The latest book on what they call “the bomb in the bushveld,” The Bomb, is by former AEC nuclear physicist Nic von Weilligh and his daughter Lydia von Weilligh-Steyn in which for the first time, the individual devices are properly identified. Starting in 1979, a “300 series” eventually developed into five pre-production models – two of which were of such high quality that one, 305, was retained as a training device called Hobo after its warhead was removed and integrated into the first production model called Cabot in December 1982 – “a Christmas gift for PW Botha.”
A production series of true nuclear weapons then started with the completion in November 1979 of Video – later renamed Melba and used as a demo model – plus Cabot, 306 which was upgraded into an active device, and the “500 series” of live nukes produced between 1988 and 1989, giving a total of six operational fission weapons with yields of 10-18kt, equivalent to the Hiroshima bomb’s 15kt.
The authors relate a scary tale of what happened when Video was hidden in a disused coal mine outside Witbank – Advena not yet having been built. Arriving with the nuke at 3am one night, Dr van der Walt decided to have wheels of the nuke’s trolley removed “to make it more difficult to steal”. One of the builders of Video recalled: “I started unscrewing the nuts on one wheel in the dark…The mine was pitch-dark… Then I saw that I was busy trying to unscrew a split rim. If it had blown out it would have taken my head off.”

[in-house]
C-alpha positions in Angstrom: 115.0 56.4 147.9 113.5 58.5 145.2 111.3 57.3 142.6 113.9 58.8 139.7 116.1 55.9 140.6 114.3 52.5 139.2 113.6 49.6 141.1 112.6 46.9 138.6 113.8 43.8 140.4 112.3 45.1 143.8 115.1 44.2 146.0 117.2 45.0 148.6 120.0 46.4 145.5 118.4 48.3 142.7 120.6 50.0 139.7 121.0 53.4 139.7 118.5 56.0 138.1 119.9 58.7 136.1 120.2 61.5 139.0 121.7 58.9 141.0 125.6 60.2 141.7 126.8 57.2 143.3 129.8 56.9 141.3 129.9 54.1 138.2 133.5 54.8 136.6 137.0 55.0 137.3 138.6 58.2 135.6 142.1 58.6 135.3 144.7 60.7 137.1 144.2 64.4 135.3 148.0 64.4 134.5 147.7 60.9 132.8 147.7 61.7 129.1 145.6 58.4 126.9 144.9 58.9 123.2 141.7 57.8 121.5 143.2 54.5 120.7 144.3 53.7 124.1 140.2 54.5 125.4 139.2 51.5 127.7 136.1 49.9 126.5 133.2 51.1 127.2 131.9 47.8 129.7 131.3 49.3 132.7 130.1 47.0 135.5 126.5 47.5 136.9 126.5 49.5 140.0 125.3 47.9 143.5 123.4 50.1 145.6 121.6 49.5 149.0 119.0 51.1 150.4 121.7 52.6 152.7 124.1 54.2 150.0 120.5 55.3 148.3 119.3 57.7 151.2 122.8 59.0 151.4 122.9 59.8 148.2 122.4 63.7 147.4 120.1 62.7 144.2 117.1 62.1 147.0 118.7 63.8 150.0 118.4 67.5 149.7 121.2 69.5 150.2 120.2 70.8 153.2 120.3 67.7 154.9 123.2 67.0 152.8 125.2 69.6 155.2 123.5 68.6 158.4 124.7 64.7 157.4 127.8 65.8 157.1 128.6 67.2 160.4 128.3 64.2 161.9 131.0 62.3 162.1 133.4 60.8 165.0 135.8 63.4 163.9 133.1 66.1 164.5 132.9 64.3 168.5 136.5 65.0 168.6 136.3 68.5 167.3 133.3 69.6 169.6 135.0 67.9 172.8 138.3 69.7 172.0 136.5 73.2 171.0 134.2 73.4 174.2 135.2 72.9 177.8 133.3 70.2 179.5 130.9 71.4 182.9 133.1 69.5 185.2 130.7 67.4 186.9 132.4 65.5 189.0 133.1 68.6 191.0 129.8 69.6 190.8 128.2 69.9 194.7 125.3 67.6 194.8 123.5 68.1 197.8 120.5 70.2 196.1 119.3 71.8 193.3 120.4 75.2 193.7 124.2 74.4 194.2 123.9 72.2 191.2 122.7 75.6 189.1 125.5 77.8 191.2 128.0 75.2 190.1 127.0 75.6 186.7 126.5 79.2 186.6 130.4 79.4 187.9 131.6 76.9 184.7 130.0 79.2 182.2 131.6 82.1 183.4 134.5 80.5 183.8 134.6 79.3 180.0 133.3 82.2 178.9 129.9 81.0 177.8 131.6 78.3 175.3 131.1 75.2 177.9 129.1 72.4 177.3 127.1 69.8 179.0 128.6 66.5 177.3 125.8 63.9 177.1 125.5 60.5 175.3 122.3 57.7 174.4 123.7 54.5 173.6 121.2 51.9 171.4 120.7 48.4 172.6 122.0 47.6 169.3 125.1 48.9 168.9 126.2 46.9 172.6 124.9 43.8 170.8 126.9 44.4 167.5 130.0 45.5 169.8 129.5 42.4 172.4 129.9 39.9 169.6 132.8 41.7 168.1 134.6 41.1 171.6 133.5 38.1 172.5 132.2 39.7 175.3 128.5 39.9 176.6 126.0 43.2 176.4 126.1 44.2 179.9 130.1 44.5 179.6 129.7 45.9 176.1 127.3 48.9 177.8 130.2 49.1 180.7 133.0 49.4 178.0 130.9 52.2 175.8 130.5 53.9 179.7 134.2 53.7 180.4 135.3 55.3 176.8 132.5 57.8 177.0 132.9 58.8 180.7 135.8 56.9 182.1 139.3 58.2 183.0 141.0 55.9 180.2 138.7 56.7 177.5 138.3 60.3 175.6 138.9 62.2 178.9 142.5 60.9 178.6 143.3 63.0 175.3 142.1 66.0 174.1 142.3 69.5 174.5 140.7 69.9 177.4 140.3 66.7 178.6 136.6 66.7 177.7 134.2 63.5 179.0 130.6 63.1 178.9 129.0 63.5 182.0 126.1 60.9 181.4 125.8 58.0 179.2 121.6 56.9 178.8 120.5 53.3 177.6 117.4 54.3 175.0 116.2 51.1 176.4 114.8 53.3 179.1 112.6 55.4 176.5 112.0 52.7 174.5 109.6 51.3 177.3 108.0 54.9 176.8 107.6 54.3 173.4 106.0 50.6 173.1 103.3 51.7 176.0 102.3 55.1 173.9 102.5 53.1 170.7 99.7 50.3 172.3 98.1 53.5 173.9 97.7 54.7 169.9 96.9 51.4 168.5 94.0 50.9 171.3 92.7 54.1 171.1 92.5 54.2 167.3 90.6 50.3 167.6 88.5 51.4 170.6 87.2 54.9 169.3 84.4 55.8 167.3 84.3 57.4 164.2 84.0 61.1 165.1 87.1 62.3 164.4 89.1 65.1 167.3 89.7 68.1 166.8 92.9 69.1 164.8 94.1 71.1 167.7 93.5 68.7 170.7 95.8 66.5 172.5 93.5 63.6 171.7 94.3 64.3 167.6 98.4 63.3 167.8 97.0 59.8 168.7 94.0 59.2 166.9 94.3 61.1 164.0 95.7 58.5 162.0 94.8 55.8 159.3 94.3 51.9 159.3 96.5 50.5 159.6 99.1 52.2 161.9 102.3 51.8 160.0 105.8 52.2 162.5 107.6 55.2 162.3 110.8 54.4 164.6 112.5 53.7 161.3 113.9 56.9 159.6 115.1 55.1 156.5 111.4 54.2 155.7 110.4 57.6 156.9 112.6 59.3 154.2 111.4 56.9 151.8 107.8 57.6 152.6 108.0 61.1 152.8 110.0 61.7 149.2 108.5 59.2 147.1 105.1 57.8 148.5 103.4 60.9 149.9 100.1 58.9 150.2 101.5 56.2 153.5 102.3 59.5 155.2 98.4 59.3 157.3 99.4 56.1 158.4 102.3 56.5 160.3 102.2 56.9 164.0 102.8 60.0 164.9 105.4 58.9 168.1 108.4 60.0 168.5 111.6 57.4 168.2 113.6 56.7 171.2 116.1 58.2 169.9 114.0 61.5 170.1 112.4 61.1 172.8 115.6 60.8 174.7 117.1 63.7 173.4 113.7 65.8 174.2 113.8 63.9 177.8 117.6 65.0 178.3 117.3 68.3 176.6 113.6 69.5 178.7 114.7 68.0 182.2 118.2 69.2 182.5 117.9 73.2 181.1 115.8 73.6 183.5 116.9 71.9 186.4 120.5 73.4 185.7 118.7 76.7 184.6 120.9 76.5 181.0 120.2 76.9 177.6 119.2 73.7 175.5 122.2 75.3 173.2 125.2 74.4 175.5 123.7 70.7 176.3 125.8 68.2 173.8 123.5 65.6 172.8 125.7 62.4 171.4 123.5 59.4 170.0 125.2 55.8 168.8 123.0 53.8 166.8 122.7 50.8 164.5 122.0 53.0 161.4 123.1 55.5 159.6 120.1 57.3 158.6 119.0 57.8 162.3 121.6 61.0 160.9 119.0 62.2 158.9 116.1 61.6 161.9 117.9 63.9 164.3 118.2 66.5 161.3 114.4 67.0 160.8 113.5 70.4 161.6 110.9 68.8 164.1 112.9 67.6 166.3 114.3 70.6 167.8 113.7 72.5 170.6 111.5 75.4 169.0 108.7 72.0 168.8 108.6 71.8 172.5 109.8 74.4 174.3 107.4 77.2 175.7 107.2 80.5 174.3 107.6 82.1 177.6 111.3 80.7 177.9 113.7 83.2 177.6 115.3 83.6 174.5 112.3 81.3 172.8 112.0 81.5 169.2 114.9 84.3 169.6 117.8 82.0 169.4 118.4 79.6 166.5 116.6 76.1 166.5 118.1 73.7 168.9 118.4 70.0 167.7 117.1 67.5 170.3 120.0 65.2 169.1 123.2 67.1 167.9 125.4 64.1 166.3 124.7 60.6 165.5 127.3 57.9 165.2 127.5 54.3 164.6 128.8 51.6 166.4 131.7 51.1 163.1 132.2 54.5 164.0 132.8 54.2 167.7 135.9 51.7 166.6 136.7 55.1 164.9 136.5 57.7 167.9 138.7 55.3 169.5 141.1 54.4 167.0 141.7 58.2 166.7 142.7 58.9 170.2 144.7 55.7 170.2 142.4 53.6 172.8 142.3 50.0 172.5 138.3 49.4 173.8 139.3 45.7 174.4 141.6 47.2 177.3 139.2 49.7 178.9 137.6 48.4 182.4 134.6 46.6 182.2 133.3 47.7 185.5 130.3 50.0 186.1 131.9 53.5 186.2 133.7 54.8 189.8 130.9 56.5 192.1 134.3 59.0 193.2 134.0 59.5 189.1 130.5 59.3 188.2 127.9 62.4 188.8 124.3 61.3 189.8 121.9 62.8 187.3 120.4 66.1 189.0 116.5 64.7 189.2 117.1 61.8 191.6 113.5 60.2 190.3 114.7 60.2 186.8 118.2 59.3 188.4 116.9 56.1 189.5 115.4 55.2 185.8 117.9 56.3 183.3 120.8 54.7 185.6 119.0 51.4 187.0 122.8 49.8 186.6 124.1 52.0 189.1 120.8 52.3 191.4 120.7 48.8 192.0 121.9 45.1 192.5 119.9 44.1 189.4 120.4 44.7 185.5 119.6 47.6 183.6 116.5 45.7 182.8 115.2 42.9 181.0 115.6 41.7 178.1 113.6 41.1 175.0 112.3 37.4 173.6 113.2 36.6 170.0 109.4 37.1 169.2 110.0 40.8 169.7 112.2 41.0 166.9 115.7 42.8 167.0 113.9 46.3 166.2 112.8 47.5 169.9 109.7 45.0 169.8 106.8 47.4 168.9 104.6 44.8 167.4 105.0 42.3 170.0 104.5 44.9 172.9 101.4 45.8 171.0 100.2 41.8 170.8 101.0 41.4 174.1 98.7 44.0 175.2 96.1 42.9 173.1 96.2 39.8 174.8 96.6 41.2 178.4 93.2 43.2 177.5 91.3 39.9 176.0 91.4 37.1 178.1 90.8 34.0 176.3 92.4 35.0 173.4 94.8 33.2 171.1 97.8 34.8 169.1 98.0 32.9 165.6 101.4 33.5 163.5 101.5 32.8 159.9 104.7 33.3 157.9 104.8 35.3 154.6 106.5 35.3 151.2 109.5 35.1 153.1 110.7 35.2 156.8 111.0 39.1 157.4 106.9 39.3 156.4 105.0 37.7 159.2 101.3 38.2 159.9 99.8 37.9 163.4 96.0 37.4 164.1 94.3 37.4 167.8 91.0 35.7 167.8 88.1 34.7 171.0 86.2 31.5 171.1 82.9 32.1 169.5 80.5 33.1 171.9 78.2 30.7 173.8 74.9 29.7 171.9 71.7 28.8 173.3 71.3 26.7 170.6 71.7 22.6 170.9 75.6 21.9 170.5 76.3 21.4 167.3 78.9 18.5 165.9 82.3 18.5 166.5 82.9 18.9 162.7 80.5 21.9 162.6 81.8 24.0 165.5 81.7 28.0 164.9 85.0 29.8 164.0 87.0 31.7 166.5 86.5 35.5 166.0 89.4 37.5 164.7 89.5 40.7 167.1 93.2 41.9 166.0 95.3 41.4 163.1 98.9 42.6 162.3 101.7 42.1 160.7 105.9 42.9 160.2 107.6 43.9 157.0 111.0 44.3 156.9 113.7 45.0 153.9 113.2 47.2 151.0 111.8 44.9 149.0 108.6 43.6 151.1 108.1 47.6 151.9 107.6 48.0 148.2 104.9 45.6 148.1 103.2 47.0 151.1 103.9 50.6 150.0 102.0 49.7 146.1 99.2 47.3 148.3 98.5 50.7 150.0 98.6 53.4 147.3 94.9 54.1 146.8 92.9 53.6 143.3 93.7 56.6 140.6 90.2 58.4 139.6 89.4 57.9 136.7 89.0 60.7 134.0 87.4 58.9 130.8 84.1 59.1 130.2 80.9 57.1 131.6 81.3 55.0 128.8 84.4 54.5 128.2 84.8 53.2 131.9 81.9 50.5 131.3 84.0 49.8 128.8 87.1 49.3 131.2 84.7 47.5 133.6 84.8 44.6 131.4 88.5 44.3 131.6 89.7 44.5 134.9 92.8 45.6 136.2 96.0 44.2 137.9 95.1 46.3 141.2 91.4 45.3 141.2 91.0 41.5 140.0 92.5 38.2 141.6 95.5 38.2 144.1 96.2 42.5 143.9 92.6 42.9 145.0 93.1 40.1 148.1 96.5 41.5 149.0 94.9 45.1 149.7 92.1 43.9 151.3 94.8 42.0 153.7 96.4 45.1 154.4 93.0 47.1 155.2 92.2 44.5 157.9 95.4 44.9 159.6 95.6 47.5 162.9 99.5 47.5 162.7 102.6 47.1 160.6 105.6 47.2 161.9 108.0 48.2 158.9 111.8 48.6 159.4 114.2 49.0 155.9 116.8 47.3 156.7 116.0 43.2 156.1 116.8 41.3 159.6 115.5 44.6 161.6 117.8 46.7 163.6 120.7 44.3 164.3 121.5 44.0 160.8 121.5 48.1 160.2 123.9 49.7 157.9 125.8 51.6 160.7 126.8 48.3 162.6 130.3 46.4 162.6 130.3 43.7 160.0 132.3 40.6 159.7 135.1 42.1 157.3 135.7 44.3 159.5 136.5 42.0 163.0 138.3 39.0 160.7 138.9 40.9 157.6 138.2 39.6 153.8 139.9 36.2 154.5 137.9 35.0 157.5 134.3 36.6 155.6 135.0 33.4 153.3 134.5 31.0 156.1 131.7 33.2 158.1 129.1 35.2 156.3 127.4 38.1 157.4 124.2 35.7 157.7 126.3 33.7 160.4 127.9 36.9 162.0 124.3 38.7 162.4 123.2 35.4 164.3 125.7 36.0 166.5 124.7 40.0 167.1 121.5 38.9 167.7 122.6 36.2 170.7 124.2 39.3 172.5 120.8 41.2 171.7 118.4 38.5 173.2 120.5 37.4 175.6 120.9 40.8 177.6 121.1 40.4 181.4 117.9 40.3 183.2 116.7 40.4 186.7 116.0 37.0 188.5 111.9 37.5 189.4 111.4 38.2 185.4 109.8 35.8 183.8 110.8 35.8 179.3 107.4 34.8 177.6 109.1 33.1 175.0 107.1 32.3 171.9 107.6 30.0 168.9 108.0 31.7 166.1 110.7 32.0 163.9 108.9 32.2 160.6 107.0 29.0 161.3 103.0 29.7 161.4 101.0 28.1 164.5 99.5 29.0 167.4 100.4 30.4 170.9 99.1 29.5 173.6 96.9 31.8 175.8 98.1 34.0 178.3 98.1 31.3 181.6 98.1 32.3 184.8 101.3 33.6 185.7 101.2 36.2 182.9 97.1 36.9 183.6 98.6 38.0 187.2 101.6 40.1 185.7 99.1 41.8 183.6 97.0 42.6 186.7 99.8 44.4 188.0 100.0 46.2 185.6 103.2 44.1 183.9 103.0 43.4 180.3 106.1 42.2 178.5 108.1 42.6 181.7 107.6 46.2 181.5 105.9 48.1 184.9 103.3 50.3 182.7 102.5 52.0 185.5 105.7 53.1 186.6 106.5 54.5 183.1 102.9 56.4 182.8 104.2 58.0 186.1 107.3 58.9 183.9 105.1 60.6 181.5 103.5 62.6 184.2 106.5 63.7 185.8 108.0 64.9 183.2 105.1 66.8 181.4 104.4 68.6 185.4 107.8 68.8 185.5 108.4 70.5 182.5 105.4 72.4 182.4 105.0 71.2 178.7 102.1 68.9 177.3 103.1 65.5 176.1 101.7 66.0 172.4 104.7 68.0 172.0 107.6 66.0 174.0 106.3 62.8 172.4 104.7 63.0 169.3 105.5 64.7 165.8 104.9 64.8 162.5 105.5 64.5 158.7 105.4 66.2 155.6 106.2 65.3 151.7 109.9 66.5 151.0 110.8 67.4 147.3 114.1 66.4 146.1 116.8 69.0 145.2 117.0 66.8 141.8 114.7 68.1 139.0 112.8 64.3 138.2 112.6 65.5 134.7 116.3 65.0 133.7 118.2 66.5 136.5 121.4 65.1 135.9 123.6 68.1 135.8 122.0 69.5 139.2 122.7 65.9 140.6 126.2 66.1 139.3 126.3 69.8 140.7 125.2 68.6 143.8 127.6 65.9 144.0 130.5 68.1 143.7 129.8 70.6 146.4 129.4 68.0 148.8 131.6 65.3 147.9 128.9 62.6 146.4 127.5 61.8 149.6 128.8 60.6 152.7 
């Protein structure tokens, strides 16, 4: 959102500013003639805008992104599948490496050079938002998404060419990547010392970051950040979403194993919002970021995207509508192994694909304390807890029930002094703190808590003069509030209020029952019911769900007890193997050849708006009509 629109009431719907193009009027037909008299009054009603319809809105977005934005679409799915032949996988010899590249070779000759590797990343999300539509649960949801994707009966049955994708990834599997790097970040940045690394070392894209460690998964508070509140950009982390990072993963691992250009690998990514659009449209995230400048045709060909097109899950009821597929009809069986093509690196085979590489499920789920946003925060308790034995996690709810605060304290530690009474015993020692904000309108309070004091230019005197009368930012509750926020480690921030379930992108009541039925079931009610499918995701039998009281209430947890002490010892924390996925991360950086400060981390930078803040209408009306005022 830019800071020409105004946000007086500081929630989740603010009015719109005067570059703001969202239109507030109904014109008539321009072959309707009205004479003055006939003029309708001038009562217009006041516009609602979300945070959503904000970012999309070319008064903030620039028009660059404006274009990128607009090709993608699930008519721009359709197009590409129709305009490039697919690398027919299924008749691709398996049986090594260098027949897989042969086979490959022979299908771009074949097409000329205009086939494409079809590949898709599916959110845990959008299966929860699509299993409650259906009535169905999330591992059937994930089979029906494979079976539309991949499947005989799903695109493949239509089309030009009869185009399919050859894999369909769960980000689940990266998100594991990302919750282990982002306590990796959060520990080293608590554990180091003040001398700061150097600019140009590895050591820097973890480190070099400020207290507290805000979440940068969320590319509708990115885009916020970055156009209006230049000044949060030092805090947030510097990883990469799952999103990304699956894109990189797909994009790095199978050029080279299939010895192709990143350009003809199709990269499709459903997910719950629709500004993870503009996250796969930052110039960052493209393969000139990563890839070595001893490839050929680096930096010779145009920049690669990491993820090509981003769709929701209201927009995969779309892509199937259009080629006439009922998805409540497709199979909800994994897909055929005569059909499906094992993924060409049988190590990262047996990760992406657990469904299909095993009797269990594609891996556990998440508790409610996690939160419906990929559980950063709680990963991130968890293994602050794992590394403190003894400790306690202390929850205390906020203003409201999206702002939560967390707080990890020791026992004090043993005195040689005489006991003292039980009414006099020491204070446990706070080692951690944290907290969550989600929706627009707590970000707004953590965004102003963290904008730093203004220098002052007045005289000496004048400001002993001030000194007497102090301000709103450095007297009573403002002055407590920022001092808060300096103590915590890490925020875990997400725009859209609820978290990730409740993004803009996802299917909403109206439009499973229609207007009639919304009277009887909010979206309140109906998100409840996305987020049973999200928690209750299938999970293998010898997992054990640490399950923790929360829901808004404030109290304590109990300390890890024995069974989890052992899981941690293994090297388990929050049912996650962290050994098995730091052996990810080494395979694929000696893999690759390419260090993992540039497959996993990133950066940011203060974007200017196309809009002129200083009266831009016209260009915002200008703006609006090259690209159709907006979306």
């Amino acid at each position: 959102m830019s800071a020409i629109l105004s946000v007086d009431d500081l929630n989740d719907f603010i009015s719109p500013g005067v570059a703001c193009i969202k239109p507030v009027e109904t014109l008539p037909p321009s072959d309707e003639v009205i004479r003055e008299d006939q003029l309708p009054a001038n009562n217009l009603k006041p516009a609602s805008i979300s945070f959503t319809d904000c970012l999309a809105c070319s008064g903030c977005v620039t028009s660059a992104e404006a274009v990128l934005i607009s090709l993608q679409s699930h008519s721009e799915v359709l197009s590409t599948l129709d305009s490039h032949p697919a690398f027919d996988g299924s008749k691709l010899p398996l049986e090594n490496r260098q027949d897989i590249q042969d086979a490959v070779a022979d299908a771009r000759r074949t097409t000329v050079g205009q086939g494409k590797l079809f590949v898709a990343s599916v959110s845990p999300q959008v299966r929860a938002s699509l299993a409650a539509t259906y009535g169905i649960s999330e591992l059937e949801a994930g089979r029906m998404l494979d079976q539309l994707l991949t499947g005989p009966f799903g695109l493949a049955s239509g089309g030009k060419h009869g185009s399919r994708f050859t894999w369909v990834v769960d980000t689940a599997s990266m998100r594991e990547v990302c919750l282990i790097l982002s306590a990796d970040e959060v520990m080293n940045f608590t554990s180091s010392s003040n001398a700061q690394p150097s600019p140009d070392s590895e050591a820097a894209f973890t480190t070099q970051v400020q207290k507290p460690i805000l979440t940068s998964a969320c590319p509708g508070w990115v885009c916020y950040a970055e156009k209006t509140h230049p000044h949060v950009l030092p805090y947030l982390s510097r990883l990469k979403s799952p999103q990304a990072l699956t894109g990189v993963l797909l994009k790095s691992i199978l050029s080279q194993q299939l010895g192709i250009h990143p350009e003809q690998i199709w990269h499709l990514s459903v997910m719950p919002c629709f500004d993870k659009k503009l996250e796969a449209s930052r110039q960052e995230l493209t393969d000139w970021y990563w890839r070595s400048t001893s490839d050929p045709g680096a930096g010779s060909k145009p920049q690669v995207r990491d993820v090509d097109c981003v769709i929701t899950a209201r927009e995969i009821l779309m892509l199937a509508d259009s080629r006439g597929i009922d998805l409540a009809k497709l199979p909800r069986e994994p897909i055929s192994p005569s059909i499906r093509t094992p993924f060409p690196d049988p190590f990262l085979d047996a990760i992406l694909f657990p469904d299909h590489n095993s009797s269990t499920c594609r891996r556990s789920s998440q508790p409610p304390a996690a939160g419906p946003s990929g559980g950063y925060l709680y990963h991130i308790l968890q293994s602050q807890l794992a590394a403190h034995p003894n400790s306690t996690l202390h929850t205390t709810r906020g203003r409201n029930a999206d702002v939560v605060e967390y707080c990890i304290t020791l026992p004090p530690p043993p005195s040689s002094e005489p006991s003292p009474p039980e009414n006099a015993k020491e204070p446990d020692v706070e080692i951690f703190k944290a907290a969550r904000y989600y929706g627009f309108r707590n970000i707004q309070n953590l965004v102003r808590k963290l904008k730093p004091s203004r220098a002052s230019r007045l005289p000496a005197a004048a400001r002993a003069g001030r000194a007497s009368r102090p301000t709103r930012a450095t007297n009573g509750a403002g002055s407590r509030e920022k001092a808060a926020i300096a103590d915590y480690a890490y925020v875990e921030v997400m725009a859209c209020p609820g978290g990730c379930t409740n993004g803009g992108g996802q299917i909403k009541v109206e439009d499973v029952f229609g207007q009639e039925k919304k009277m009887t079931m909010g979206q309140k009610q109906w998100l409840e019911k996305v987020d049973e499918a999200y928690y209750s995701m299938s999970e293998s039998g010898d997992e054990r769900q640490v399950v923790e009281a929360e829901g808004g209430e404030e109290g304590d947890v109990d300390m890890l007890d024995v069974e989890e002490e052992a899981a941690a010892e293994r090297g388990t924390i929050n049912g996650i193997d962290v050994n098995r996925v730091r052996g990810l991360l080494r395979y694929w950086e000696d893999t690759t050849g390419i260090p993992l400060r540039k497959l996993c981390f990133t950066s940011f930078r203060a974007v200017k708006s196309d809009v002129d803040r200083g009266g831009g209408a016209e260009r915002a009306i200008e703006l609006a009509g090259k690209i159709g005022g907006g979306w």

The authors are equivocal on the famous incident of 22 September 1979 when a US spy satellite picked up the telltale double-flash of a nuclear detonation over SA’s Prince Edward Islands possessions – despite corroborating seismic and fallout evidence that a 3kt device had been detonated, probably an Israeli missile test fired from Overberg in the Cape with SA observing.
But The Bomb’s real new revelation is that the apartheid state wanted more than six operational nukes. In November 1986, a new nuclear weapons deterrence strategy was approved by Defence Minister Magnus Malan and President PW Botha that called for one demonstration model, three gun-type nuclear weapons that could be delivered by ballistic missiles, and three “boosted” versions (with a yield five times larger) that would be delivered by medium-range missiles, plus another seven weapons which could be delivered by aircraft.
And a massive new facility was planned to produce weapons-grade plutonium and other heavy metals – aiming at thermonuclear fusion bomb with a yield of around 100kt that would be delivered by intermediate-range ballistic missile. But In the 1986 strategy’s worst-case scenario, of SA facing a losing war, the nukes would have not been used strategically against enemy capitals like Luanda, but rather tactically in support of naval and ground forces. So despite possessing six Hiroshima-type atom bombs, the apartheid war-chiefs stopped short of a “Hiroshima solution” to win the Bush War.
* Post-script: my own book, Drinking With Ghosts, has a chapter on the apartheid nuke programme, but The Bomb adds more valuable detail.